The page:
Skip NavigationDesign Science: How Science Communicates
Products Solutions Store Support Reference Company View Cart
TechNote #147: Last modified: 08/14/2017

MathType: GIFs do not retain their DPI properties

The information in this document applies to:


  • MathType 6.9 (Windows)
  • MathType 6.7 (Macintosh)


When you save a MathType equation as a "high resolution" GIF image and subsequently open the image in a graphics editor such as Windows Paint, the GIF's resolution is reported as 72 pixels per inch (ppi) or 96ppi.


The GIF image format spec does not include bit density information (pixels per inch). GIFs are saved with particular image dimensions -- a number of pixels of width and height. Software (MathType included) that allows a user to specify a GIF's ppi or dpi (dots per inch) artificially create such a resolution by increasing the image's physical size -- and hence the number of pixels it contains.


Compare the two equations below, both created by MathType. We created the one on the left using all the factory default settings. For the one on the right, we changed only the Web and GIF Preferences, and set the Bitmap resolution to Other: 300.

image #1: 46x41 pixels

image #2: 145x129 pixels

Clearly the physical size of the 2 equations is different. The one on the left has dimensions of 46x41 pixels; the one on the right is 145x129. In fact, the difference shouldn't be surprising. You're most likely reading this page on a computer with a screen bit density of either 72 ppi (default for Mac) or 96 ppi (default for Windows). Mobile devices will likely have a different bit density, but the relative size should still be obvious. The one on the right is roughly 3 times the size of the one on the left.

Here's where the potential for confusion really starts to build: if we open both of these equations in Microsoft Paint (or any other bitmap editor), they both report a bit density of 96ppi. Wait a minute -- didn't we set the "bitmap resolution" to "300dpi" in MathType? Yes, we did, but here's the true meaning of that...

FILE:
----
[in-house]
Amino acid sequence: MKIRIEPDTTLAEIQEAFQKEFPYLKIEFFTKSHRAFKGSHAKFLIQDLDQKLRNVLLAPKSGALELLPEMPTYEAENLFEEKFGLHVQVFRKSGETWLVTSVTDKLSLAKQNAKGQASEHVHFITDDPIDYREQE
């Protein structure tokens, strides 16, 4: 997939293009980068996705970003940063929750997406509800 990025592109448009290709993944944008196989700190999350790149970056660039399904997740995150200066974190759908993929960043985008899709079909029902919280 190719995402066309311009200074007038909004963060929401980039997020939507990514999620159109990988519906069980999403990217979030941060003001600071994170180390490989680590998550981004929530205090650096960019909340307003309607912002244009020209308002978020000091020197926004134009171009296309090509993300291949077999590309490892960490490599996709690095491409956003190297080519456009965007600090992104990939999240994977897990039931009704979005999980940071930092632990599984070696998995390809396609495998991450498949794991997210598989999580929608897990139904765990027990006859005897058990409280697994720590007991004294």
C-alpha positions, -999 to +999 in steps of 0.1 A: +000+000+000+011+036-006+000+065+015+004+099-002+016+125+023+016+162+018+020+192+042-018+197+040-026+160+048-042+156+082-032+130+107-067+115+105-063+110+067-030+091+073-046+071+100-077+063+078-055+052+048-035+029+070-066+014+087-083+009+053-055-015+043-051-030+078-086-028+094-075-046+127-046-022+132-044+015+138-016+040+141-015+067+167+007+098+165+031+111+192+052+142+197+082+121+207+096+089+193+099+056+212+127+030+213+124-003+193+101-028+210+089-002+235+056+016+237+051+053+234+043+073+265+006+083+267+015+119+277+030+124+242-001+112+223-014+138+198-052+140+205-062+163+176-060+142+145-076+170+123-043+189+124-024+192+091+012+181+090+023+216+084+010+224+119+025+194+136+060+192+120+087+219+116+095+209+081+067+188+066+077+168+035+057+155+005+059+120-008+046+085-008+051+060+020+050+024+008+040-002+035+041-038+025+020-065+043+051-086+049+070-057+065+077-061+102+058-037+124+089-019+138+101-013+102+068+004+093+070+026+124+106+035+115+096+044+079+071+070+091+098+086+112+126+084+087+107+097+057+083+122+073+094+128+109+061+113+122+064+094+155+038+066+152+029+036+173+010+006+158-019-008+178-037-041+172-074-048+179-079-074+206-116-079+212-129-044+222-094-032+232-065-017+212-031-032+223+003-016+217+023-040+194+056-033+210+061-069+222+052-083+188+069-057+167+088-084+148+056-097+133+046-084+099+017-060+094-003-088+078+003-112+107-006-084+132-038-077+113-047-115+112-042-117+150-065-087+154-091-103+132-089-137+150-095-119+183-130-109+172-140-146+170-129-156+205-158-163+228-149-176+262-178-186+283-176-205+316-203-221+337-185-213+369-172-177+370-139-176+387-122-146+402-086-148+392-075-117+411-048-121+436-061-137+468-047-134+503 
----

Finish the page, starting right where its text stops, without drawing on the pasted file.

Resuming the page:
Since the GIF format doesn't contain -- and cannot contain -- information about bit density (IOW, the number of pixels or dots per inch), the only way to "create" a high-resolution GIF is to simulate that process by creating one with larger physical dimensions. So what would happen if you were to reduce the size of image #2 to be 46x41 (i.e., the same size as image #1)? Compare:

  • If you're creating content for the web: You may be looking at those and thinking there's no way you'd use the one on the right. (Actually, depending on your browser, the one on the right may look pretty good. It looks pretty good on an iPad and it looks pretty good on Chrome for Windows. Read on though...) IF your target audience will likely be printing the page rather than reading it on a screen, then the one on the right will look much better than the one on the left. (Go ahead; try it. Print this page and compare the two.) In fact, it's even possible to create 2 images, include them both in the web page, and let JS/CSS choose which one to display, depending on whether the page will be displayed or printed. The "how-to" for that is beyond the scope of this article, but if that's what you need to do, you should be able to find an article or tutorial on the web describing how to do that.
  • If you're creating content for print or presentation: The software you're using for that (like Microsoft Word and Microsoft PowerPoint) will likely convert the GIF equation into a "vector" image when you insert it, so create the high-ppi version and scale it down. It will look great in print or on the screen. Tip: To make it easier to scale the image such that it's exactly the size you need in your destination software, we recommend a setting of 384 ppi if you're using Windows, or 360 ppi if you're using Mac. The reason for that is that you can scale it in Word (or whatever you're using) to 25% of the original if you're on Windows, or 20% of the original if you're using a Mac. No guesswork, but this assumes you've changed MathType's Size/Define settings so that you're using the same font size in MathType that you're using in the other software.

As always, please let us know if you have questions about this, or if you have additional techniques that work. We'd love to hear from you.

Top of page

TechNotes Home   |   TechNote Wizard   |   Contact us

Copyright © 1996-2018 Design Science. All rights reserved.
Privacy statement
Follow MathType: